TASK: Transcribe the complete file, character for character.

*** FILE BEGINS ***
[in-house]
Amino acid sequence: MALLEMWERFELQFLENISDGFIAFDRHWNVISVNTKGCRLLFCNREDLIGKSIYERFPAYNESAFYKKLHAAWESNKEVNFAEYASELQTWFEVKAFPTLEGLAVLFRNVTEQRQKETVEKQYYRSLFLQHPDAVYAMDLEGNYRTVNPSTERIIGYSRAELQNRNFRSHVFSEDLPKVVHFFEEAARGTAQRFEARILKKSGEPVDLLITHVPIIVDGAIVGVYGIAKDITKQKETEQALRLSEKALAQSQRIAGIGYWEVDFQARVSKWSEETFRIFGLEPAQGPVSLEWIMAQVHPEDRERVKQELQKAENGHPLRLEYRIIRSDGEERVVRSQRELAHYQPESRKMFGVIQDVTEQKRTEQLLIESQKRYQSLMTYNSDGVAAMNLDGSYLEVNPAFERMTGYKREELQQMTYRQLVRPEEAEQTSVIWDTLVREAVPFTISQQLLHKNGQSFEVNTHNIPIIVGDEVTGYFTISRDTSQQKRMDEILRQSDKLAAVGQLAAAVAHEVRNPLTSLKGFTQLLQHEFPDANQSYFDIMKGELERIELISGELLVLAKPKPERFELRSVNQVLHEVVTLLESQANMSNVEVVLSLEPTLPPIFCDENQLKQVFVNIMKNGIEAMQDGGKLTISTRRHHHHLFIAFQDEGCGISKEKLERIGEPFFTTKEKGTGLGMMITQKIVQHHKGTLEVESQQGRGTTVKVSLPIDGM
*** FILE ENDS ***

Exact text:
[in-house]
Amino acid sequence: MALLEMWERFELQFLENISDGFIAFDRHWNVISVNTKGCRLLFCNREDLIGKSIYERFPAYNESAFYKKLHAAWESNKEVNFAEYASELQTWFEVKAFPTLEGLAVLFRNVTEQRQKETVEKQYYRSLFLQHPDAVYAMDLEGNYRTVNPSTERIIGYSRAELQNRNFRSHVFSEDLPKVVHFFEEAARGTAQRFEARILKKSGEPVDLLITHVPIIVDGAIVGVYGIAKDITKQKETEQALRLSEKALAQSQRIAGIGYWEVDFQARVSKWSEETFRIFGLEPAQGPVSLEWIMAQVHPEDRERVKQELQKAENGHPLRLEYRIIRSDGEERVVRSQRELAHYQPESRKMFGVIQDVTEQKRTEQLLIESQKRYQSLMTYNSDGVAAMNLDGSYLEVNPAFERMTGYKREELQQMTYRQLVRPEEAEQTSVIWDTLVREAVPFTISQQLLHKNGQSFEVNTHNIPIIVGDEVTGYFTISRDTSQQKRMDEILRQSDKLAAVGQLAAAVAHEVRNPLTSLKGFTQLLQHEFPDANQSYFDIMKGELERIELISGELLVLAKPKPERFELRSVNQVLHEVVTLLESQANMSNVEVVLSLEPTLPPIFCDENQLKQVFVNIMKNGIEAMQDGGKLTISTRRHHHHLFIAFQDEGCGISKEKLERIGEPFFTTKEKGTGLGMMITQKIVQHHKGTLEVESQQGRGTTVKVSLPIDGM